Fuel cells have a very high buzz factor these days. These seemingly magical devices create electricity from hydrogen and oxygen—producing pure water as their only byproduct. Several major cities already have fleets of buses that use fuel cells. Auto manufacturers promise us that within a few years, we’ll be able to buy fuel cell-powered cars that create no pollution at all—thus enabling us to reduce our dependence on oil and slow global warming while saving money with inexpensive hydrogen fuel. Spacecraft have used fuel cells for decades to produce electricity, since the hydrogen and oxygen they need are both conveniently available in onboard tanks. And in the near future, fuel cells may even be put to more prosaic uses, powering notebook computers, cell phones, and other personal electronic devices.

Ship of Fuels
But although fuel cell technology is by no means new, it has yet to achieve large-scale commercial success. One of the main reasons is that hydrogen, the most common fuel, is surprisingly difficult to obtain. Even though hydrogen is present in water, air, and organic matter of all sorts, pure hydrogen is harder to come by. If you use electrolysis to separate water into hydrogen and oxygen so that you can use the hydrogen as fuel to produce electricity, you get into a sort of vicious cycle of energy consumption—it takes almost as much energy to produce the hydrogen in the first place as the hydrogen will later provide when used as fuel. Once you have the pure hydrogen, it’s a pain to store and deliver it safely. So the net cost is fairly high, and the net efficiency is fairly low. If only there were a handier way to obtain hydrogen—or better yet, a fuel cell design that used a more conveniently obtained fuel. Both of these hopes may be met by microbial fuel cells (MFCs), which use bacteria to process virtually any organic matter and turn it into electricity. [Article Continues…]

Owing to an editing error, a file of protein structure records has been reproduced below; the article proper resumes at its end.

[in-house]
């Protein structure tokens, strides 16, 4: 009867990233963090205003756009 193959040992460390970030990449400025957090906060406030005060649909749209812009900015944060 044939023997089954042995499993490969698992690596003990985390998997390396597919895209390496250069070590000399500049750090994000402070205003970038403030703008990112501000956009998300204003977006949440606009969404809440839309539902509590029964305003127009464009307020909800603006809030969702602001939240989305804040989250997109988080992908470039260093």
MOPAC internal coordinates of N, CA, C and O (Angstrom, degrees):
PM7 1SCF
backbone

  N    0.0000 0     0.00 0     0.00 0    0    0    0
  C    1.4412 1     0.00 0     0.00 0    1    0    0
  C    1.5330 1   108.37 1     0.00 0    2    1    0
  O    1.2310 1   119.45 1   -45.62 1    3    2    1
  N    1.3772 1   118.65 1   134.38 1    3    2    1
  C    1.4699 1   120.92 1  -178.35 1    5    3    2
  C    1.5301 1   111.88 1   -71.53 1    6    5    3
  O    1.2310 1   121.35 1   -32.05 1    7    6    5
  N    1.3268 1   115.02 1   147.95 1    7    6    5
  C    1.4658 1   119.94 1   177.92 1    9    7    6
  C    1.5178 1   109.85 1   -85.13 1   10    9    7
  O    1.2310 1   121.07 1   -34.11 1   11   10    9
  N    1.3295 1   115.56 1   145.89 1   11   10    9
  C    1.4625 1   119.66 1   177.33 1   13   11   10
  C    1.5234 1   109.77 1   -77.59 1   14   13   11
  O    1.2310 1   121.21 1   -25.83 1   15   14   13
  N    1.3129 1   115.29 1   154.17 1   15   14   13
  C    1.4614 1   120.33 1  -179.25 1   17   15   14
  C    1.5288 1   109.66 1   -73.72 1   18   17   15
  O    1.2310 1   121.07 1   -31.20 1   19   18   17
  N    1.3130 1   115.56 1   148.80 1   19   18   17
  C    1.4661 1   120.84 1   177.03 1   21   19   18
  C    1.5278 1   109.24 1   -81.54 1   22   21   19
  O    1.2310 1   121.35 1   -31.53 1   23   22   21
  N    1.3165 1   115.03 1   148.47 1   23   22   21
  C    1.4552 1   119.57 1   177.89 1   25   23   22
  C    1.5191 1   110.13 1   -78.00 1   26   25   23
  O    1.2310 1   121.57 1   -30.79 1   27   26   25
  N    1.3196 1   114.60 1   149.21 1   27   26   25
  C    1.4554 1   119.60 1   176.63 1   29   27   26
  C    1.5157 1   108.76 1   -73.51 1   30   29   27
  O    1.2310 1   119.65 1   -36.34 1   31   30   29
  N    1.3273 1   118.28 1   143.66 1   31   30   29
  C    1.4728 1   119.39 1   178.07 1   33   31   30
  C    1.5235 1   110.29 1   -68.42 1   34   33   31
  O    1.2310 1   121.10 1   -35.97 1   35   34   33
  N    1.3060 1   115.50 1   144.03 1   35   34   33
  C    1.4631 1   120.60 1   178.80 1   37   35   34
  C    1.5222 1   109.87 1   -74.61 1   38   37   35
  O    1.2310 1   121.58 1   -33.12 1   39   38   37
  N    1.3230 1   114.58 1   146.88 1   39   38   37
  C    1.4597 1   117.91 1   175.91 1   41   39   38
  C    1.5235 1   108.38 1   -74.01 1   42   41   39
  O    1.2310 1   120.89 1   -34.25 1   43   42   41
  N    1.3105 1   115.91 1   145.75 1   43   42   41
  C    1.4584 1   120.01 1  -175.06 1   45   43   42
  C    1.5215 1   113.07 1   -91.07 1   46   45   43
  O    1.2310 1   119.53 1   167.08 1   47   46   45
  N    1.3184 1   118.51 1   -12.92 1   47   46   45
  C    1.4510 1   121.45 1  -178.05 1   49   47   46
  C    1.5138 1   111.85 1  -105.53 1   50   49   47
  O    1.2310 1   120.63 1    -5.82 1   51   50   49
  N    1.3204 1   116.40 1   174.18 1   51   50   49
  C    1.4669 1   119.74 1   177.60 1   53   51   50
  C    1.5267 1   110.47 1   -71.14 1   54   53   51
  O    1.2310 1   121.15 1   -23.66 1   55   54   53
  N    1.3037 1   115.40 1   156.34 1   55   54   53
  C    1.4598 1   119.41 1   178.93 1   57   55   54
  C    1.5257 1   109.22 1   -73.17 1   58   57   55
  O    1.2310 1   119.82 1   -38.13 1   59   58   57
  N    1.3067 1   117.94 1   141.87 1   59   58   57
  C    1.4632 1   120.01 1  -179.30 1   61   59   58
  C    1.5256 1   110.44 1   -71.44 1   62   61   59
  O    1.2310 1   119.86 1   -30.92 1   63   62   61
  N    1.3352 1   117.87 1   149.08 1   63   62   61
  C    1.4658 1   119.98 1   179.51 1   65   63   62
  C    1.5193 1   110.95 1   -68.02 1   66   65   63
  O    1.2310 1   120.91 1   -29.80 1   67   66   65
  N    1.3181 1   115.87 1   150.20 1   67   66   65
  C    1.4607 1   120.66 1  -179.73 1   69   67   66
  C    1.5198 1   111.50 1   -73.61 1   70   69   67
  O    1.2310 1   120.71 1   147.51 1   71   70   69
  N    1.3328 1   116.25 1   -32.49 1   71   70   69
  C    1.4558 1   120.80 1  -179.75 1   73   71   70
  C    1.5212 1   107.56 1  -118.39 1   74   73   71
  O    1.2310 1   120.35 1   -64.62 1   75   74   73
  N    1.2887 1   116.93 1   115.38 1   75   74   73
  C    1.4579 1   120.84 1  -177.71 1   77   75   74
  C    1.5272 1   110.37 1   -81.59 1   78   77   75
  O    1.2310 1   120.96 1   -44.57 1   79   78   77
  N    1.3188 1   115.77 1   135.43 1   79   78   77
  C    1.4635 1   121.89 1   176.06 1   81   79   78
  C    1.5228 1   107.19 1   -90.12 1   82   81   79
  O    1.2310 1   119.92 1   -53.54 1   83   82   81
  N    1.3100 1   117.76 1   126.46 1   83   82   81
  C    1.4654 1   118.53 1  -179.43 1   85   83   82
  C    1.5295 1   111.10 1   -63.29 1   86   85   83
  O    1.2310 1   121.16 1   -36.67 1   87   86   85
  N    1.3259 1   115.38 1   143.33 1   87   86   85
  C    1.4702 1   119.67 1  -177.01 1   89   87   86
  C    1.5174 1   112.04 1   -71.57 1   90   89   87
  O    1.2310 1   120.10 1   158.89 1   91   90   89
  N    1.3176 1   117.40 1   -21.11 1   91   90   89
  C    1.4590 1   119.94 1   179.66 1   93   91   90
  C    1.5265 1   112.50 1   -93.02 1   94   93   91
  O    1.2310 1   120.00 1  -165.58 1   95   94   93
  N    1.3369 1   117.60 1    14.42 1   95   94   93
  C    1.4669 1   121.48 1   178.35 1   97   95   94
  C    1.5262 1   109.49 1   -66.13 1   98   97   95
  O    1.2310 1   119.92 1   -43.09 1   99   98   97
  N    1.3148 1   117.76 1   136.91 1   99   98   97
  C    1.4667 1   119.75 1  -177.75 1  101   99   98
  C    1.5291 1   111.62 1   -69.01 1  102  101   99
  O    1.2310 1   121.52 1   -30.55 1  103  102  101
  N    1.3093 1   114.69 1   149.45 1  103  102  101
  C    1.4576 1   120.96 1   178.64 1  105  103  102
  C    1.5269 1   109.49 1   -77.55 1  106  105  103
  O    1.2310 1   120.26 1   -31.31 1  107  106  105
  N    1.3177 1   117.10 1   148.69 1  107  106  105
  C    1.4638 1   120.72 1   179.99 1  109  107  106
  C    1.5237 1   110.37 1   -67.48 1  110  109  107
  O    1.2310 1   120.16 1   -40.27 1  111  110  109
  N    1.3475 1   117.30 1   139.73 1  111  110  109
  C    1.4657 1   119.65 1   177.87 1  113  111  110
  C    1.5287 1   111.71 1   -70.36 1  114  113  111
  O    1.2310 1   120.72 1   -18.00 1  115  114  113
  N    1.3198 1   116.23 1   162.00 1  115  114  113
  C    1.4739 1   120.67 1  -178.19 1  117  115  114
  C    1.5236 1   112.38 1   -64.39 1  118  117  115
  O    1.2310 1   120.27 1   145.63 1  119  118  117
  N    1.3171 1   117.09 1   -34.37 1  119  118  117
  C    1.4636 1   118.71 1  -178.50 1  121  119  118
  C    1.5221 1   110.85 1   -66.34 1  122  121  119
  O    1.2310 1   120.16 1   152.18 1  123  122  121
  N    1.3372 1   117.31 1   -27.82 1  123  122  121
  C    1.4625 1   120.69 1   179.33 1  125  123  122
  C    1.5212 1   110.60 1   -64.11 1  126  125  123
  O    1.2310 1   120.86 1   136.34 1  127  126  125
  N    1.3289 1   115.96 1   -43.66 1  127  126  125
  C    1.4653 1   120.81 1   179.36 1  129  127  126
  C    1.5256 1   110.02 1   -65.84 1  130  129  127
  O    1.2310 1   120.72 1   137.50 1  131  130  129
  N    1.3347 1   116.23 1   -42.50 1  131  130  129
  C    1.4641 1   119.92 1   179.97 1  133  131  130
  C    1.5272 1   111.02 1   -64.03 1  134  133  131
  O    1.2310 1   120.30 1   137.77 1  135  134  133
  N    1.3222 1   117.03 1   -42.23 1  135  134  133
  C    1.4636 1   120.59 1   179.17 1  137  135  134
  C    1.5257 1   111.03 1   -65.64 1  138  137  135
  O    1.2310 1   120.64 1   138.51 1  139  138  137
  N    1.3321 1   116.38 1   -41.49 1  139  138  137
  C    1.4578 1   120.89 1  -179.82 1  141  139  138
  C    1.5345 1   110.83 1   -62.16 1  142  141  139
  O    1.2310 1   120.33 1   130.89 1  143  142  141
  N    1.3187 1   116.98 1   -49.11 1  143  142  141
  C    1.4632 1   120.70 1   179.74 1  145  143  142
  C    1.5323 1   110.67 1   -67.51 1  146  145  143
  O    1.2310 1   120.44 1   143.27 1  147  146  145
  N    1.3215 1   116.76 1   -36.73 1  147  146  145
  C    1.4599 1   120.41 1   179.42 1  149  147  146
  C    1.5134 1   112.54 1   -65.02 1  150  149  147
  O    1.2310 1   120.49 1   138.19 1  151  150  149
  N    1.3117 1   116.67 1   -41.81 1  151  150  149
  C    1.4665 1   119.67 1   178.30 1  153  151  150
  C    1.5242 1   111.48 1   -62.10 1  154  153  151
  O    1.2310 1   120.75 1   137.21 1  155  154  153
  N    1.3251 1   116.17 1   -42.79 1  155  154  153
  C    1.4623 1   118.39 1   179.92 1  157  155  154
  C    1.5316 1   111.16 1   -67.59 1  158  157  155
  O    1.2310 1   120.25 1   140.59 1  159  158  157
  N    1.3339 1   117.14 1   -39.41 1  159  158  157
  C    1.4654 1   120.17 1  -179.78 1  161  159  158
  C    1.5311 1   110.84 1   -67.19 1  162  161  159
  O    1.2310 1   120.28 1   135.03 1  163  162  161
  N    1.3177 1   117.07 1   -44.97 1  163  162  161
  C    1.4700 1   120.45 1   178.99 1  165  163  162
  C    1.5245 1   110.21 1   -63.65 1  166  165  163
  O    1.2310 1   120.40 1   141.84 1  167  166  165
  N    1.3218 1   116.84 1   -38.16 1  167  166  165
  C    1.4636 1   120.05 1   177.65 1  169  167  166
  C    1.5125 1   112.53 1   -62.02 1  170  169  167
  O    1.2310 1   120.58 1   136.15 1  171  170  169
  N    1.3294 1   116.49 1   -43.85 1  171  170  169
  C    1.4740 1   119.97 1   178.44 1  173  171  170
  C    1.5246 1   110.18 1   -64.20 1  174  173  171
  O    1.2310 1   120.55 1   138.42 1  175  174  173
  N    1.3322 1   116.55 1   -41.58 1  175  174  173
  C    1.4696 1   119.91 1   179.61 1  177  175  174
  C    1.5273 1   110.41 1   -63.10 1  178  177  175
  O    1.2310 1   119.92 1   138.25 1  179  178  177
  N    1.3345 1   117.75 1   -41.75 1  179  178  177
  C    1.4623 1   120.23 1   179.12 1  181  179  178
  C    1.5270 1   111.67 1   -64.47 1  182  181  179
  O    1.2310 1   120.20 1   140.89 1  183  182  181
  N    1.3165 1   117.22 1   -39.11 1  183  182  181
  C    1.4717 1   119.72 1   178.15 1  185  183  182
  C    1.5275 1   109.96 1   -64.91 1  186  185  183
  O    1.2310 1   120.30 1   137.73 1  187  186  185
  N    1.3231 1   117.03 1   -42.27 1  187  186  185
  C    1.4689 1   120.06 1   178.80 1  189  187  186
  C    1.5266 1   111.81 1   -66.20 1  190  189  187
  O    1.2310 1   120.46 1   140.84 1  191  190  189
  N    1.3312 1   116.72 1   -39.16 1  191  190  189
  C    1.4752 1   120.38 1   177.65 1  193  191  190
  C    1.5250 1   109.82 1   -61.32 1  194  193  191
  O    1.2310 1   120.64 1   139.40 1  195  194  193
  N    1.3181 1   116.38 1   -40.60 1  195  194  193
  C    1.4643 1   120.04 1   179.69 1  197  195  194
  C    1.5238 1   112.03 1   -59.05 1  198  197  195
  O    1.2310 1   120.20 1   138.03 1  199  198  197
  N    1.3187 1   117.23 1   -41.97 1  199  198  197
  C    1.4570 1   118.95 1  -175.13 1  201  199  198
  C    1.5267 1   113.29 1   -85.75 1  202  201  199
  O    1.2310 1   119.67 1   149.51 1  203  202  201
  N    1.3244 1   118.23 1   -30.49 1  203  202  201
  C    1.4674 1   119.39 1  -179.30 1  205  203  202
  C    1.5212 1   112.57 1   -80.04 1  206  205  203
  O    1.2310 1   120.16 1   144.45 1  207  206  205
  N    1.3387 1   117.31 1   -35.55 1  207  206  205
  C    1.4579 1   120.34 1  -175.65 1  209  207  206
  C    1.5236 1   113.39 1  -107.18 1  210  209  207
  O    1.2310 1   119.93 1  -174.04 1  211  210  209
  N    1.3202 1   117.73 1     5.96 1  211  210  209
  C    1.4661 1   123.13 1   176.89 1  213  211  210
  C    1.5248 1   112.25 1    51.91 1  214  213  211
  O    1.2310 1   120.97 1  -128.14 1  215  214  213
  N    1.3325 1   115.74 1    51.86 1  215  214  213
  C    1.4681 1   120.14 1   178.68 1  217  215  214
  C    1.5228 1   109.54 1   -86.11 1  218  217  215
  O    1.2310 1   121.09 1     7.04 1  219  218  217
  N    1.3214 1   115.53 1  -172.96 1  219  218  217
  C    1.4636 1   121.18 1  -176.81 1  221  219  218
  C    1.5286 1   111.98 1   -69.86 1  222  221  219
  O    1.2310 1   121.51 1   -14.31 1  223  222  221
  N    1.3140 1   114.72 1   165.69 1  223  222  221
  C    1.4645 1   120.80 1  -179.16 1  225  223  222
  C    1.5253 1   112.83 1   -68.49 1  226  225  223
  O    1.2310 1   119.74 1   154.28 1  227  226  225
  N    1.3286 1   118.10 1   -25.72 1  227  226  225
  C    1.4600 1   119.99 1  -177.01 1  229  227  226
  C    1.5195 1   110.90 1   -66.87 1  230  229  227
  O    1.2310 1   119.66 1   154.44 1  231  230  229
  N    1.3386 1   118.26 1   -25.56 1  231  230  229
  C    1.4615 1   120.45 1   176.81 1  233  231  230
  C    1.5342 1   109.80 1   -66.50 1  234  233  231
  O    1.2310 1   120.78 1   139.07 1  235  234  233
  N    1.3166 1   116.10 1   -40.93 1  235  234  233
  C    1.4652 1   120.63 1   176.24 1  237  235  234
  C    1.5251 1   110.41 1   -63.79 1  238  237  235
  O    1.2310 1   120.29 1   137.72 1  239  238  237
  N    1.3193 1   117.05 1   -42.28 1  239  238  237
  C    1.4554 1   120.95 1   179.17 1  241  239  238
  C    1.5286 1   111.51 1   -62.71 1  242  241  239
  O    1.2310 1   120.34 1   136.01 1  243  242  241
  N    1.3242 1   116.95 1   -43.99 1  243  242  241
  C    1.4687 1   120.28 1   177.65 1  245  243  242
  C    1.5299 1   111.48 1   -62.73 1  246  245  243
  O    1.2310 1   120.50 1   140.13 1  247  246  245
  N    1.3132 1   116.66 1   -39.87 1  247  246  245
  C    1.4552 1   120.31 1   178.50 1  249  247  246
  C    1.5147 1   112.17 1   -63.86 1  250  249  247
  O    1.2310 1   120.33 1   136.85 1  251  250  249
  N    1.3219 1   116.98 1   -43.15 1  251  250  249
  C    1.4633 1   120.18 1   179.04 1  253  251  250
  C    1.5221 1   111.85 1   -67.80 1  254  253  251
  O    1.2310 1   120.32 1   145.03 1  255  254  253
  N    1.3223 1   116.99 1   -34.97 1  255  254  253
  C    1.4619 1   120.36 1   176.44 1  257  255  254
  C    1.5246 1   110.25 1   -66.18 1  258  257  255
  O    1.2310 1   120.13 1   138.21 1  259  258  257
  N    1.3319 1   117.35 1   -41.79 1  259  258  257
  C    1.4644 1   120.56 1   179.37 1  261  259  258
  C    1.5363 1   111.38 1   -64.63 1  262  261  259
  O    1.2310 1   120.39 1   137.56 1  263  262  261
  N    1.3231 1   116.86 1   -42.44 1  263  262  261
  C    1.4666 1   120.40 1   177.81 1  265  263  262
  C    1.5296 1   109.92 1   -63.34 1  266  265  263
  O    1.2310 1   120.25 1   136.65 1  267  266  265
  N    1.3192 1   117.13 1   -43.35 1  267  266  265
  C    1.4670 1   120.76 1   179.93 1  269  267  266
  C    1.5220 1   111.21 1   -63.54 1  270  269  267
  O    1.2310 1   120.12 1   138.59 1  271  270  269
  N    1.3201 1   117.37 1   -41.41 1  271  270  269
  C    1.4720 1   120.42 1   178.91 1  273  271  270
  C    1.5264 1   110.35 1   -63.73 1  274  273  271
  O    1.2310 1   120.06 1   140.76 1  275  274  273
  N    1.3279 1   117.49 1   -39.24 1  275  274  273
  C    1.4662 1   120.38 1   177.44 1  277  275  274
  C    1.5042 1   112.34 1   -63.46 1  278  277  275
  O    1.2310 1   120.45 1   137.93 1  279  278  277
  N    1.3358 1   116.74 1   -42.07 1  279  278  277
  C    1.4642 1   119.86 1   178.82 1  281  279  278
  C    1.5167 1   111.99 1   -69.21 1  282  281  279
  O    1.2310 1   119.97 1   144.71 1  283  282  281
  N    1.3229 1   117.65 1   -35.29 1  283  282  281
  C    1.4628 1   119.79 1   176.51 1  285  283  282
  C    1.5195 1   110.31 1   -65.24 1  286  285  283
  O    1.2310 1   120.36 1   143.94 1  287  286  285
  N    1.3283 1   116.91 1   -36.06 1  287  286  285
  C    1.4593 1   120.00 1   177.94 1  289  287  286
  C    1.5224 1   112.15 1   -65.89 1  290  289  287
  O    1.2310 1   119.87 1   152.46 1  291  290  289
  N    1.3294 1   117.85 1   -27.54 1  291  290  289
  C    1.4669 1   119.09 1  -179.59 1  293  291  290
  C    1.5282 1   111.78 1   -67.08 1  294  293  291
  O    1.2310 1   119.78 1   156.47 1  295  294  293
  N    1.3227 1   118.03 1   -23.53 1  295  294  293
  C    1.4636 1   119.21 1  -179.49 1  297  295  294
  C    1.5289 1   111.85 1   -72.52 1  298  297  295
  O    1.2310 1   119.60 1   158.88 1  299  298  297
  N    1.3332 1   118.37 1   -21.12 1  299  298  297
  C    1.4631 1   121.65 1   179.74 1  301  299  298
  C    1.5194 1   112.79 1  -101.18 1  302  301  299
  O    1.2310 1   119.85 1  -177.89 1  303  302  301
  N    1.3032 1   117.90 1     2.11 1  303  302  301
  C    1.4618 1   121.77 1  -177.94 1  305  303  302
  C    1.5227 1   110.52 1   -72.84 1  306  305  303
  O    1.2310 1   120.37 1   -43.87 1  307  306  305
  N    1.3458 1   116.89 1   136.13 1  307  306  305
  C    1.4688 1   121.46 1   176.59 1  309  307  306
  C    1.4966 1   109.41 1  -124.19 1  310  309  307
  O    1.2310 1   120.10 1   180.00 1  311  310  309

•••••

From the archives…

Vegetable Oil as Diesel Fuel

Fries and a fill-up

While out for a walk in my neighborhood, I noticed an otherwise ordinary-looking pickup truck with a big sign on the back that said “This vehicle powered by 100% used vegetable oil.” That’s nice, I thought, very environmentally conscious and all—as San Franciscans are known to be. I wondered briefly about the technological issues involved in getting a truck to run on vegetable oil, information that surely would be available a few clicks away on the Web. But I also wondered about maintaining a fuel supply. If you’re on a trip and the fuel gauge starts getting low, a gas station would presumably do you no good. Do you start looking for a doughnut shop or a fast-food joint where you can score some used oil? Is there enough to go around? And will it really end up being less expensive than conventional diesel fuel?